ESR: Yes, you picked up on a really interesting point, that criticism can help cheats to fine-tune their story. The only way to avoid this is to have someone keep track of the changing story. At the journals, reviewers are in a position to do this if editors let them, for example by making sure that one or two rounds of responses to review are, in turn, reviewed. Journal confidentiality works against this because it allows fraudulent scientists to withdraw papers after a round of review and shop them to another journal where the reviewers won’t keep track of the changing story. Online resources that track changing representations – in physics there is the Los Alamos preprint archive – can be a useful tool.
JDS: Part of what led to Schön’s unraveling is that he seemed to have made up results for systems he didn’t understand. Since he didn’t have a good understanding of much of the physical theory, he ended up reporting results that struck experts as really implausible, And, because he seems not to have done much actual experimentation, he wasn’t great at making up data with all the noise and other features that experimentalists would expect. But I wonder … was the scientific community lucky that Schön wasn’t smarter? If he had understood the underlying theory and the literature better, could he have constructed more plausible frauds and gotten away with it?
ESR: I believe the answer is yes.
JDS: Near the end of the book, you make the important observation that Schön’s fraud wasn’t exposed by people who had faith in the self-correcting nature of science, but rather by people who seemed to feel that the scientific community could be fooled if they were not tenacious in their scrutiny. What they realized, in other words, was that “science” only works through the actions of individual scientists. What do you think is going on with all those scientists who have a generalized trust in science but, apparently, not much sense of personal responsibility when it comes to scrutinizing the results and interpretations of other scientists?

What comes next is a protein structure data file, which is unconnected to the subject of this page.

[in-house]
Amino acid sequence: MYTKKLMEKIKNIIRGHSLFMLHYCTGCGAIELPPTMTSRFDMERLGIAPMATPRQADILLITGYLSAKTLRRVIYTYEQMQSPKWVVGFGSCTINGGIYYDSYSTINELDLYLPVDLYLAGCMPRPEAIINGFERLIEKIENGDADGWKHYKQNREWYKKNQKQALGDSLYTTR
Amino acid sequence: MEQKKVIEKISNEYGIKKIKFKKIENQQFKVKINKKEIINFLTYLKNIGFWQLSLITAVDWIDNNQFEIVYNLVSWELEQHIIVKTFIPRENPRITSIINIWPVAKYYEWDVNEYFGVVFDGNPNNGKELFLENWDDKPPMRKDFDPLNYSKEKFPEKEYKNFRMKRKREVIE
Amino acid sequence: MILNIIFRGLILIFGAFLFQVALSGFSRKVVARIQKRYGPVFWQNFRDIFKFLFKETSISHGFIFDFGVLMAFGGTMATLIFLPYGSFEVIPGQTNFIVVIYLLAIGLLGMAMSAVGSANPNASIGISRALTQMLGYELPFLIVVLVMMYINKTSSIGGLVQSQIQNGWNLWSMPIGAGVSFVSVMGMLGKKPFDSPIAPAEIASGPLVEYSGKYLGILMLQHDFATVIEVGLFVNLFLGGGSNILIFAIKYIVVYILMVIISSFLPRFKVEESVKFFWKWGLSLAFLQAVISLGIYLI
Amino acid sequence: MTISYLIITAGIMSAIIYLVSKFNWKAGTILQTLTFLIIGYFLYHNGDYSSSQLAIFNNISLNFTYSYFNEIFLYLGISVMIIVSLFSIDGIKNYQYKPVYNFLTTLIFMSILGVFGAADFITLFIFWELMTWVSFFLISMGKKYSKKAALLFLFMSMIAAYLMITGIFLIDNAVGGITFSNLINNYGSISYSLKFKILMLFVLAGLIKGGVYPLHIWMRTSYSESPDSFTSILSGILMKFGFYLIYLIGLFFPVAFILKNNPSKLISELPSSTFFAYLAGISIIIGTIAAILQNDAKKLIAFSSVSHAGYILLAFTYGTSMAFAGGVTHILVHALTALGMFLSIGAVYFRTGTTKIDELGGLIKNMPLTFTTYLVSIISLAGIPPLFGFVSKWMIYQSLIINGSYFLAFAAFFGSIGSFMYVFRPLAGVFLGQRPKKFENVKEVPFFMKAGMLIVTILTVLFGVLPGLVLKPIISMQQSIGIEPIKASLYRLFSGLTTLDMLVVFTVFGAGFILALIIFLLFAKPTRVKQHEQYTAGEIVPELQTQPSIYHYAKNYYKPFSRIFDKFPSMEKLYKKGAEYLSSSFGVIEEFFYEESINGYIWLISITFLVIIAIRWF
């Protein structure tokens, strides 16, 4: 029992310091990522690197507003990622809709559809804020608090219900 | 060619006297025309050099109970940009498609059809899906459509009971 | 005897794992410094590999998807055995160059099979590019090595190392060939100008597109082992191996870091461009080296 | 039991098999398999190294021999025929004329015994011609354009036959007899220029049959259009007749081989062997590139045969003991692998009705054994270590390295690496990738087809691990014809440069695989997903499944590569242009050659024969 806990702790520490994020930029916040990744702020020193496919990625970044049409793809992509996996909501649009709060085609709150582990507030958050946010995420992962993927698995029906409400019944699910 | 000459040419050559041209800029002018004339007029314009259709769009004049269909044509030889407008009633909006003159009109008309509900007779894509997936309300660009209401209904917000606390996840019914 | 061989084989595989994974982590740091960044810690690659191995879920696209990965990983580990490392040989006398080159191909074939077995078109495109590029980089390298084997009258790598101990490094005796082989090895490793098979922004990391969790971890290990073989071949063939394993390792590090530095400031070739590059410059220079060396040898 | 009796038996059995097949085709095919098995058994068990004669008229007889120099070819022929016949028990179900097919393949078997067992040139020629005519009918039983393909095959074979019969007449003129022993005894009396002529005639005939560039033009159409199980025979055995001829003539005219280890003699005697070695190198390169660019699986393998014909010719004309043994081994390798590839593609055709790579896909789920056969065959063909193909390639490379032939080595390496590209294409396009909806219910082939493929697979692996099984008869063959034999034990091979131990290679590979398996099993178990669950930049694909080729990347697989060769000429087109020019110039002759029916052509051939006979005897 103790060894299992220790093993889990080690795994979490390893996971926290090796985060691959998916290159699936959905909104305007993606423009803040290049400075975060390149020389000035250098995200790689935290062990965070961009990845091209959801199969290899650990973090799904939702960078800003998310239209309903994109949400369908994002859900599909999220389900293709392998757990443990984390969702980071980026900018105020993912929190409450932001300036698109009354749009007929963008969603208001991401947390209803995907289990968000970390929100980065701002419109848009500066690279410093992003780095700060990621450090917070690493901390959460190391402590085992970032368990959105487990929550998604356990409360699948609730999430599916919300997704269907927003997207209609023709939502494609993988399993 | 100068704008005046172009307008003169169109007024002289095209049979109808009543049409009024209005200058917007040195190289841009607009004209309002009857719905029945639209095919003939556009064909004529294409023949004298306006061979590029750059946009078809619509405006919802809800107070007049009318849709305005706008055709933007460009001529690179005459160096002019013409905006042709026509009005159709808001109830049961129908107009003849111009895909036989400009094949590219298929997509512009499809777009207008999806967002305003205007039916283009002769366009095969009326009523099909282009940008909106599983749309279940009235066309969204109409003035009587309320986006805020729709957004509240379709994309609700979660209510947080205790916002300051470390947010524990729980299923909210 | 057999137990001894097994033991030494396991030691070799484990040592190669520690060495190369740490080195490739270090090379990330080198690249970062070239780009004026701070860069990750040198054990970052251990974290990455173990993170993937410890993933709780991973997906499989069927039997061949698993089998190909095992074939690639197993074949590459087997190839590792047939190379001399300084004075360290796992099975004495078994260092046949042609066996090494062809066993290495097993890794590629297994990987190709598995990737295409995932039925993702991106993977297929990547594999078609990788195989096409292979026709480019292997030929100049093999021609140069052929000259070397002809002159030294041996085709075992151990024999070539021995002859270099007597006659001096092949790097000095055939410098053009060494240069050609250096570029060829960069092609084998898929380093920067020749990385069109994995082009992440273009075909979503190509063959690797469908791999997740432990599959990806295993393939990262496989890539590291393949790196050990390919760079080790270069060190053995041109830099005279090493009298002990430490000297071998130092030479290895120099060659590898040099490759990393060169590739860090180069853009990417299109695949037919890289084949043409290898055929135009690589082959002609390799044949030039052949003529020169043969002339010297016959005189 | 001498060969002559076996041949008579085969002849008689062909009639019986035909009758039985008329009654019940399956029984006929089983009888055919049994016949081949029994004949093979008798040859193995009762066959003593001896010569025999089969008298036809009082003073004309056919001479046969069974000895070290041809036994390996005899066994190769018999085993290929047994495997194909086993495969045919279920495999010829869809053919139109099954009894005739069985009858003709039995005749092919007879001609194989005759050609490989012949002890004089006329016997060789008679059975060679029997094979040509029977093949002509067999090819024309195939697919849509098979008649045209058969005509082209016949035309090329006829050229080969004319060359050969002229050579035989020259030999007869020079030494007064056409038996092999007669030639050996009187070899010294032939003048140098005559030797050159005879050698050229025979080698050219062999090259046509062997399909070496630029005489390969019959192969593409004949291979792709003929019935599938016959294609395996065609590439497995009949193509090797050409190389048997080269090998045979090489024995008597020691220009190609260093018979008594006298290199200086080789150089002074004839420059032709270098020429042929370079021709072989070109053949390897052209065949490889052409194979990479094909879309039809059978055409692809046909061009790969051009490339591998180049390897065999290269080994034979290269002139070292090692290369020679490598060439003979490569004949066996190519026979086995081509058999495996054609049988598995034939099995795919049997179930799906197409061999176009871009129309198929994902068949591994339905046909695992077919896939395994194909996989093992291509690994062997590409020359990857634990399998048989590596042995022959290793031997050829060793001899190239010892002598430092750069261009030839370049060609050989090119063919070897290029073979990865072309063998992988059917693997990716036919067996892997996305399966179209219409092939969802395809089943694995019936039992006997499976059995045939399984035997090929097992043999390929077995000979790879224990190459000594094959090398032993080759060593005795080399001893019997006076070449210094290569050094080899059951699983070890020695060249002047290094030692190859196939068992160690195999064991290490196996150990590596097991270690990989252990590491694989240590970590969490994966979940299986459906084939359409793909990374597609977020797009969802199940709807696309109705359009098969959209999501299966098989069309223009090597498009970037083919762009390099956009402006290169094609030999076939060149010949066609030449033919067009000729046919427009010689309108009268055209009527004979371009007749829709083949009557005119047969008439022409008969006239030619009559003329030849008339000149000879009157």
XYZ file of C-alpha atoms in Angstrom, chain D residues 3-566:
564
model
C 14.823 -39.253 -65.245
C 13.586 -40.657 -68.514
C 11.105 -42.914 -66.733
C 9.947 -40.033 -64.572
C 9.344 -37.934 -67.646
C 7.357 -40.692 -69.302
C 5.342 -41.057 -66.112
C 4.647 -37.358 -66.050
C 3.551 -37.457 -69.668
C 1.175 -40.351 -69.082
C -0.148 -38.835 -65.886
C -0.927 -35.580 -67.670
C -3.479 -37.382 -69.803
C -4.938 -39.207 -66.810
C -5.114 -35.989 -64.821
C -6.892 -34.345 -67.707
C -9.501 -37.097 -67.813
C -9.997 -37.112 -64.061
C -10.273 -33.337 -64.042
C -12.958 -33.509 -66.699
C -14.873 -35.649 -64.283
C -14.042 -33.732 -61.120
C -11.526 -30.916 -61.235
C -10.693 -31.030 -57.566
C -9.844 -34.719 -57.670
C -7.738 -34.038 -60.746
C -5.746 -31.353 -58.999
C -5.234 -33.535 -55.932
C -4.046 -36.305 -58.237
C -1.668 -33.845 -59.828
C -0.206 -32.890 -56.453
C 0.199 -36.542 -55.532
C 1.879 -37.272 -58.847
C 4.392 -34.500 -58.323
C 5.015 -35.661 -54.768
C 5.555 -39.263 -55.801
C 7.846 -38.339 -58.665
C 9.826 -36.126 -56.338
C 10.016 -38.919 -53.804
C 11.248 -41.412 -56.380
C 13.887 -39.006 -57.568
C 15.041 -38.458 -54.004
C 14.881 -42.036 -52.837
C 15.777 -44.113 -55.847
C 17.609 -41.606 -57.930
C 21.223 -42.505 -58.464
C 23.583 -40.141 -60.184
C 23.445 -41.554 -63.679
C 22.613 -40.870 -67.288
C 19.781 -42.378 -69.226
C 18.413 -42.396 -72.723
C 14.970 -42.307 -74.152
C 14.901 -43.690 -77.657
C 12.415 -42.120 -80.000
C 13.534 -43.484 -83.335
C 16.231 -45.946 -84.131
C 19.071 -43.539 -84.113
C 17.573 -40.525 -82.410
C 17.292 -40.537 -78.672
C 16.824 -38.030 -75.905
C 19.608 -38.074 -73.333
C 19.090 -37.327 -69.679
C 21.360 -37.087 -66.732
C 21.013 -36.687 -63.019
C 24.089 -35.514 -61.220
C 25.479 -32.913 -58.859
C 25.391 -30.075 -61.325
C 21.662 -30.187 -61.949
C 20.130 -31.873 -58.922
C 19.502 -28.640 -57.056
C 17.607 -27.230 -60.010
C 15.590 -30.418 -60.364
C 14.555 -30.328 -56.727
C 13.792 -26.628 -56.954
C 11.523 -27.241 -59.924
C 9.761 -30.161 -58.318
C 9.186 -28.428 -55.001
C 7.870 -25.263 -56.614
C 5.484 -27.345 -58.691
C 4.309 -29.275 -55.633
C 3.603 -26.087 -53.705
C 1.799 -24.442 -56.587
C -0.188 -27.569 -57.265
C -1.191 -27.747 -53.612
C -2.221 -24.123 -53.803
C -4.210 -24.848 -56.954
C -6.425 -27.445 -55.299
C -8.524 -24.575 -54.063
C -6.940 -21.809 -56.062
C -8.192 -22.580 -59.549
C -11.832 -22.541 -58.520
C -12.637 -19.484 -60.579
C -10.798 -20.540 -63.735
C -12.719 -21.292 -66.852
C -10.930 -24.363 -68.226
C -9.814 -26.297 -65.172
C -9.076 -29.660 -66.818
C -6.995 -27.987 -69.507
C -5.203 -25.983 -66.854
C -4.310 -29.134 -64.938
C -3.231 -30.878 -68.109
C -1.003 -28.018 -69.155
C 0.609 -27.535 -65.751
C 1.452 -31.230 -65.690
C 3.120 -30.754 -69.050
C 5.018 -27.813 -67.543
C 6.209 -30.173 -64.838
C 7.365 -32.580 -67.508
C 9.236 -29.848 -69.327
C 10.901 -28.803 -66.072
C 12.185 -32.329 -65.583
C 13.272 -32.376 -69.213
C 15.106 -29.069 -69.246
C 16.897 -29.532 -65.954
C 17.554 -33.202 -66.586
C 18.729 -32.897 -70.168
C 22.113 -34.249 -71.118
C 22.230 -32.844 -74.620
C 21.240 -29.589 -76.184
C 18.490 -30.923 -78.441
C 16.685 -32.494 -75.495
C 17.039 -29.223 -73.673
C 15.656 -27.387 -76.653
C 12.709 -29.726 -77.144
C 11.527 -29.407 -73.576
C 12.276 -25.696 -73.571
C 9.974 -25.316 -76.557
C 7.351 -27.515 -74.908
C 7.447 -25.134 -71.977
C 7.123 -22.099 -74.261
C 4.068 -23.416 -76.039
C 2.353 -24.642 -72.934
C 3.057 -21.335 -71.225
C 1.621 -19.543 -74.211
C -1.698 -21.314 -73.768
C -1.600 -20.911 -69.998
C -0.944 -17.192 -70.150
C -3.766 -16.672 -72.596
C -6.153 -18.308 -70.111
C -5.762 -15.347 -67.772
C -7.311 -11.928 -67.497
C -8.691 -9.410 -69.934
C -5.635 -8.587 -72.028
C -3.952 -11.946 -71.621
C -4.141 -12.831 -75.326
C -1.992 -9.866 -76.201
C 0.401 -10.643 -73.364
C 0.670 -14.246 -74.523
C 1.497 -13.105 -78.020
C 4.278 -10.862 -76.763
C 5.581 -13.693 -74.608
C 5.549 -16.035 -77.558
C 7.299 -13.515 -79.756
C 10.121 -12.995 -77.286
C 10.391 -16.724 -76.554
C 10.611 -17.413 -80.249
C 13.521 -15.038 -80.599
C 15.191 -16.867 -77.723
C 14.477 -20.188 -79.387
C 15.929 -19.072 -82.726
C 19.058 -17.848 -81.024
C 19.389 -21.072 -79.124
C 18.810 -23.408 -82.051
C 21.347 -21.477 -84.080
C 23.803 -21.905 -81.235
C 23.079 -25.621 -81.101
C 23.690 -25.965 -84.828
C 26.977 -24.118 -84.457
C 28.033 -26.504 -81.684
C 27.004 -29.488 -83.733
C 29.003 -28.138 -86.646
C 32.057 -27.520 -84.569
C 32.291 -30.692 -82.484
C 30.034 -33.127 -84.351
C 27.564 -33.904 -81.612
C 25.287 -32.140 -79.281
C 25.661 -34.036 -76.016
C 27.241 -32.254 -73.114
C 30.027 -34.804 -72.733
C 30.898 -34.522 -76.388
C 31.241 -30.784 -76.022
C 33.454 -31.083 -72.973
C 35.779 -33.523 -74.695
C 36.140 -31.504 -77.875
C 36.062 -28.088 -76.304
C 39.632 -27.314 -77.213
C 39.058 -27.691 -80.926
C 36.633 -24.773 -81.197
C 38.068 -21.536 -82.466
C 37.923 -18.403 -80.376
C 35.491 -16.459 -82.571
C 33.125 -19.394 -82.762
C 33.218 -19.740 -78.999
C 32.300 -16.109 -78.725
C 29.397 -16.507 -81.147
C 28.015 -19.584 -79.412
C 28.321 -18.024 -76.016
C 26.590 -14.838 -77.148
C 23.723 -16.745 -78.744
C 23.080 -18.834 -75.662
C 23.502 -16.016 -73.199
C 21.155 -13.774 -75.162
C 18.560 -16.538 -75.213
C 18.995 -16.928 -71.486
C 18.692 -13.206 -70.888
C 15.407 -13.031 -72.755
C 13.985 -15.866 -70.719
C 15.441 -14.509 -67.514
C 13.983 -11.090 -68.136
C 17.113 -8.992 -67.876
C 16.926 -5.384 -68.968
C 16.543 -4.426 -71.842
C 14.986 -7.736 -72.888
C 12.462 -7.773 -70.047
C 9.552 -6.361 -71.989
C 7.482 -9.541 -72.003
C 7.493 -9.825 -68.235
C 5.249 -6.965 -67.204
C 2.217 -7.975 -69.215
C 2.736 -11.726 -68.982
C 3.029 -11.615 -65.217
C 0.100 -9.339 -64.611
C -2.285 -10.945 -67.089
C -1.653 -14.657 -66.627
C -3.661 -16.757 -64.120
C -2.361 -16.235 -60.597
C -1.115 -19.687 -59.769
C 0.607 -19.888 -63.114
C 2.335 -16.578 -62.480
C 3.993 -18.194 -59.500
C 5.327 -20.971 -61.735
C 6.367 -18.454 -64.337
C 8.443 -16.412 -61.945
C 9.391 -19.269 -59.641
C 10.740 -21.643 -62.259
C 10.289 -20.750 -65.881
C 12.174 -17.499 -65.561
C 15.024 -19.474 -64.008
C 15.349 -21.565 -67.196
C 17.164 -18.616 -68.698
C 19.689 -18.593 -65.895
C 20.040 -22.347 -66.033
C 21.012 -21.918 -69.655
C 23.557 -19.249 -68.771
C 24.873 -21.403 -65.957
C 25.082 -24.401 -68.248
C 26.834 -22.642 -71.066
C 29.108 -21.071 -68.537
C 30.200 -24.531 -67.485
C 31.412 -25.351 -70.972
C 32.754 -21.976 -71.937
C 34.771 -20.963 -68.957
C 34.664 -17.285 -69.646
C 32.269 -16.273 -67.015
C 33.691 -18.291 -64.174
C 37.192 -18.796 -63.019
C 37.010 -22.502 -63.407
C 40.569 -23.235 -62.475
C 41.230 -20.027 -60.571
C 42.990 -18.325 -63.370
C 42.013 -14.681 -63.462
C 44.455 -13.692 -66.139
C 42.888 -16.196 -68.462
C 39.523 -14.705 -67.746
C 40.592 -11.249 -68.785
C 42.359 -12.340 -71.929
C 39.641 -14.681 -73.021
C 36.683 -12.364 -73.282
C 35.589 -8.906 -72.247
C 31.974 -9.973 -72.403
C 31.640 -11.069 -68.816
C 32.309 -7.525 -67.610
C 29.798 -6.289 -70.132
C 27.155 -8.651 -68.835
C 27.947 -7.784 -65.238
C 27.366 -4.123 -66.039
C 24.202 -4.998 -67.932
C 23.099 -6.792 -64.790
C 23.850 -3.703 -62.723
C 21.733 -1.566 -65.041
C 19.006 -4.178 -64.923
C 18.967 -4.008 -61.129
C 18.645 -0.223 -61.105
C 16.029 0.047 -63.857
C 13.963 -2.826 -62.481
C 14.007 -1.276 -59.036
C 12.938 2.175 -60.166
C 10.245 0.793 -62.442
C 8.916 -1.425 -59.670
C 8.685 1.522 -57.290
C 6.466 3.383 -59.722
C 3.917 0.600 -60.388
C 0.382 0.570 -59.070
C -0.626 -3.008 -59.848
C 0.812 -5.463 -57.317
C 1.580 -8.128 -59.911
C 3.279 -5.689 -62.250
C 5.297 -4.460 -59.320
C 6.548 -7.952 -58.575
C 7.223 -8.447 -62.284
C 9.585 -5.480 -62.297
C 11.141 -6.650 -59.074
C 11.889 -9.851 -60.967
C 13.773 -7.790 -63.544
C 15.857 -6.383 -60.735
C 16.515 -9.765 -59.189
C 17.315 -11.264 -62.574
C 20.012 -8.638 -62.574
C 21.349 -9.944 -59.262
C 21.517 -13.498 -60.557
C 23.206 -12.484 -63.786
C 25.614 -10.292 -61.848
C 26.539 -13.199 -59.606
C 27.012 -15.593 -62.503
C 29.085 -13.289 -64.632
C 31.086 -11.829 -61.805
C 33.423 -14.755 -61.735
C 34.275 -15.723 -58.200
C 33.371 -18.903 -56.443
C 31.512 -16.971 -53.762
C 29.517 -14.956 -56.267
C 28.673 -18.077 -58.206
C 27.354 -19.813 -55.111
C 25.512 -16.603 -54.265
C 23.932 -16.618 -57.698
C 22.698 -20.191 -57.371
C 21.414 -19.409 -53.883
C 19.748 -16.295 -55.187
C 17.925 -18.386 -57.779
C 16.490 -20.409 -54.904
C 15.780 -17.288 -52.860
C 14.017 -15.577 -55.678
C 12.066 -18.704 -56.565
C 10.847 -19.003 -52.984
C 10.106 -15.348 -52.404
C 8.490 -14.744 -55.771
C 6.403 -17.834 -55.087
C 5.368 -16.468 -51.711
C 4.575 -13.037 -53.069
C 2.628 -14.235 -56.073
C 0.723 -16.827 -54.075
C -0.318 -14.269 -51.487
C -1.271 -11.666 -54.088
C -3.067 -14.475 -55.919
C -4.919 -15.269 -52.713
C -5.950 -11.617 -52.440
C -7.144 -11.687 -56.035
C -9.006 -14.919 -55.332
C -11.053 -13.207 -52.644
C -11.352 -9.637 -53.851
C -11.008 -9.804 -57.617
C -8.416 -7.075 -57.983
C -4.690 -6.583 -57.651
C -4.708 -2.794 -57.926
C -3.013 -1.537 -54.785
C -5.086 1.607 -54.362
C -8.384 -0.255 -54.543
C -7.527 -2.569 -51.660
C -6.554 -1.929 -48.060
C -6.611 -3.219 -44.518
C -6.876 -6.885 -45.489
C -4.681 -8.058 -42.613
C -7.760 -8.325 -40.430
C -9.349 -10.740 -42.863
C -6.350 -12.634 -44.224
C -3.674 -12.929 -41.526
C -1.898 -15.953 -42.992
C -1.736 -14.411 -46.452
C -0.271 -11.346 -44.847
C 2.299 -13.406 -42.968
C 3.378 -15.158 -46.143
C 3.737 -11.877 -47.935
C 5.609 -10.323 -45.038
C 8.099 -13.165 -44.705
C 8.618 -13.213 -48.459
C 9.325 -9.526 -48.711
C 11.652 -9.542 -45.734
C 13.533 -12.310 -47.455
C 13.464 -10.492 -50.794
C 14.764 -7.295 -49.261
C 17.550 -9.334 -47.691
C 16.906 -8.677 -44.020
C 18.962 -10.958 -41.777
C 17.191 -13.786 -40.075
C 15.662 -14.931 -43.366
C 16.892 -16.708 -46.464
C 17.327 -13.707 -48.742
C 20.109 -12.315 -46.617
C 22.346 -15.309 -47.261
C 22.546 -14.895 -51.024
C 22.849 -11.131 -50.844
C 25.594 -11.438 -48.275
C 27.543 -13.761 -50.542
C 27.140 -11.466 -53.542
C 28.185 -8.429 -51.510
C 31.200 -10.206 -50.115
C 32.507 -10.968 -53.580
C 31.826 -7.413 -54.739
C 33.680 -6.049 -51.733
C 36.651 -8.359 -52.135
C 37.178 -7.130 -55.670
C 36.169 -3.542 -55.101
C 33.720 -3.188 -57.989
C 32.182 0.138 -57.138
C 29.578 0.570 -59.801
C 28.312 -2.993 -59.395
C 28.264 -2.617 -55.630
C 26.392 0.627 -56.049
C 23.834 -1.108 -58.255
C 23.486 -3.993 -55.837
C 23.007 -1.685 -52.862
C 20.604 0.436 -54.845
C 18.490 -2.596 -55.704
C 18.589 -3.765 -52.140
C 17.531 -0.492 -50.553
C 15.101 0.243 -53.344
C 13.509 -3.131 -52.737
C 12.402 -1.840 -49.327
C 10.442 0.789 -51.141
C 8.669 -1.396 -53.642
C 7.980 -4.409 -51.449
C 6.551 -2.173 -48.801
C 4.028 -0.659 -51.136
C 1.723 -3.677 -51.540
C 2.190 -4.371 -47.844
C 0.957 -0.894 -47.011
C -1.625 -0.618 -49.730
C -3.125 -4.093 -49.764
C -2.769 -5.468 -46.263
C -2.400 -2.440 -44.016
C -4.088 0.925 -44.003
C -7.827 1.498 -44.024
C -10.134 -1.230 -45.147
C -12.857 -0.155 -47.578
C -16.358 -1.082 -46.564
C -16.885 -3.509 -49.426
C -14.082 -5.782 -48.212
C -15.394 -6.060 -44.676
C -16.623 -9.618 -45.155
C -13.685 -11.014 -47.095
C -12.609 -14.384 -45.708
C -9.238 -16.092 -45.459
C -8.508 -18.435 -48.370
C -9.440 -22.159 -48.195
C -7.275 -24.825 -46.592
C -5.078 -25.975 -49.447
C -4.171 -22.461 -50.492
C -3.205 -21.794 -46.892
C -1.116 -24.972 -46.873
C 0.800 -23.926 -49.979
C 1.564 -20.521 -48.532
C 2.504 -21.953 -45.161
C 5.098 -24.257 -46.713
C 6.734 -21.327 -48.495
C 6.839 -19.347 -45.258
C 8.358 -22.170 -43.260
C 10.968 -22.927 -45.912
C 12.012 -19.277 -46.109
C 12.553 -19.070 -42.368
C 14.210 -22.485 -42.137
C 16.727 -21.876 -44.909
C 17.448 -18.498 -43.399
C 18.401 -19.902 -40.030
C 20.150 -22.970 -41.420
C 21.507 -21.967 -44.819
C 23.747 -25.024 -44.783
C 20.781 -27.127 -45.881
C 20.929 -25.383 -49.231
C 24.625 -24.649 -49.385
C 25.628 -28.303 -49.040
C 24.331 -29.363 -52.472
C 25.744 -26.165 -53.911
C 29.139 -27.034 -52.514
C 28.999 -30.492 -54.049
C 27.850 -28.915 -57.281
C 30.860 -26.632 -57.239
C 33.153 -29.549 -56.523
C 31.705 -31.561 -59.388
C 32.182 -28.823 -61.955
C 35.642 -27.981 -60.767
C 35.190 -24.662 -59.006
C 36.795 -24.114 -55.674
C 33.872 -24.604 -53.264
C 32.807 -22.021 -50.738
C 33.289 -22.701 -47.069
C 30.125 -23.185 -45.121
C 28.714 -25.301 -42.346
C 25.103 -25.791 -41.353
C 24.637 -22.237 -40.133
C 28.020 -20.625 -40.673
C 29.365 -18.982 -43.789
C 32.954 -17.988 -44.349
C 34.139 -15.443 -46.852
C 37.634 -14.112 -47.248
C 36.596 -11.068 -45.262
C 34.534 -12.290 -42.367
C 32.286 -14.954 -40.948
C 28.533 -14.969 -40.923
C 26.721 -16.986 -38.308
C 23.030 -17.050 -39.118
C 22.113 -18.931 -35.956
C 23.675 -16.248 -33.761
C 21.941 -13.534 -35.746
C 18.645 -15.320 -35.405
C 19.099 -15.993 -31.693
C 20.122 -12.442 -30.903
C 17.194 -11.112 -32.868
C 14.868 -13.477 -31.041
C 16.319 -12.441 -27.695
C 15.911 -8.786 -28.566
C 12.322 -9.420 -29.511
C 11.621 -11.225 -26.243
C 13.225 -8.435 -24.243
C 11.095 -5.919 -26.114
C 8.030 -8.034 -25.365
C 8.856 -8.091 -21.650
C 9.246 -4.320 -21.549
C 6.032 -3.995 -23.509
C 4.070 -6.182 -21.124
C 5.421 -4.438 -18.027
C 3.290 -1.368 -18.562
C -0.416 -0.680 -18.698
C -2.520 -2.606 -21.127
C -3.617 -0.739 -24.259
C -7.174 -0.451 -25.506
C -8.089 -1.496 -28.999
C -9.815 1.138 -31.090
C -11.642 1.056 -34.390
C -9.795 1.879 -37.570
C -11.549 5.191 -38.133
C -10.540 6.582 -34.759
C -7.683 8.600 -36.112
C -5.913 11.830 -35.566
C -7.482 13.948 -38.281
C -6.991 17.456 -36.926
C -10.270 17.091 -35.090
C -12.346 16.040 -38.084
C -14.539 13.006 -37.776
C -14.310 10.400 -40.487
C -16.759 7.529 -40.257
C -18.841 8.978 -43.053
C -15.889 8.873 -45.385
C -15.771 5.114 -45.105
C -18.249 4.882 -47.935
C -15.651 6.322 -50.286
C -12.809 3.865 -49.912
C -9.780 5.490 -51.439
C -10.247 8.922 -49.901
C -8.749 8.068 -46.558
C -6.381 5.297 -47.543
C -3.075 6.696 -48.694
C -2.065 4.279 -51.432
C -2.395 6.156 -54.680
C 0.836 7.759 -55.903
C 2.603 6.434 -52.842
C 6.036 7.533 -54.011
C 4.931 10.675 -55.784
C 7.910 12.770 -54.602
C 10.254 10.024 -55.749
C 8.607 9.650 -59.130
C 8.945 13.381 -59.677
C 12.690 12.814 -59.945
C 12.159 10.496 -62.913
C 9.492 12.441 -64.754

ESR: The problem is that science requires resources and scientists are forced to market themselves to the public to raise money for their research. The danger comes when they develop too much faith in their own cover story. Science succeeds when it remains self-critical.
JDS: Is your sense that the Schön case resulted in any lasting changes in how the community of science conducts business — whether in terms of how journal submissions are handled, or how managers interact with the scientists they’re managing, or how hands-on scientists are with their coauthors? Or, with Schön out of the game, was your sense that, for many of the scientists you talked to, everything has gone back to normal?
ESR: I think there’s less naiviety, particularly at the journals, and that the community of condensed matter physicists is now probably better inoculated against the scenario of a young rising star physicist producing up to a dozen breakthrough results in less than a year. I don’t think procedures or scientific culture have fundamentally changed.
JDS: Are there lessons that the public (largely made up on non-scientists) should draw from the Schön case? Should what happened here change our sense of how science ought to be done in academic settings and in the private sector — and of what stake the public has in making sure the science that is done is good rather than pathological?
ESR: I think the lesson for the public is an understanding that good science takes time and resources, and might sometimes involve negative results. This is not a very sexy message.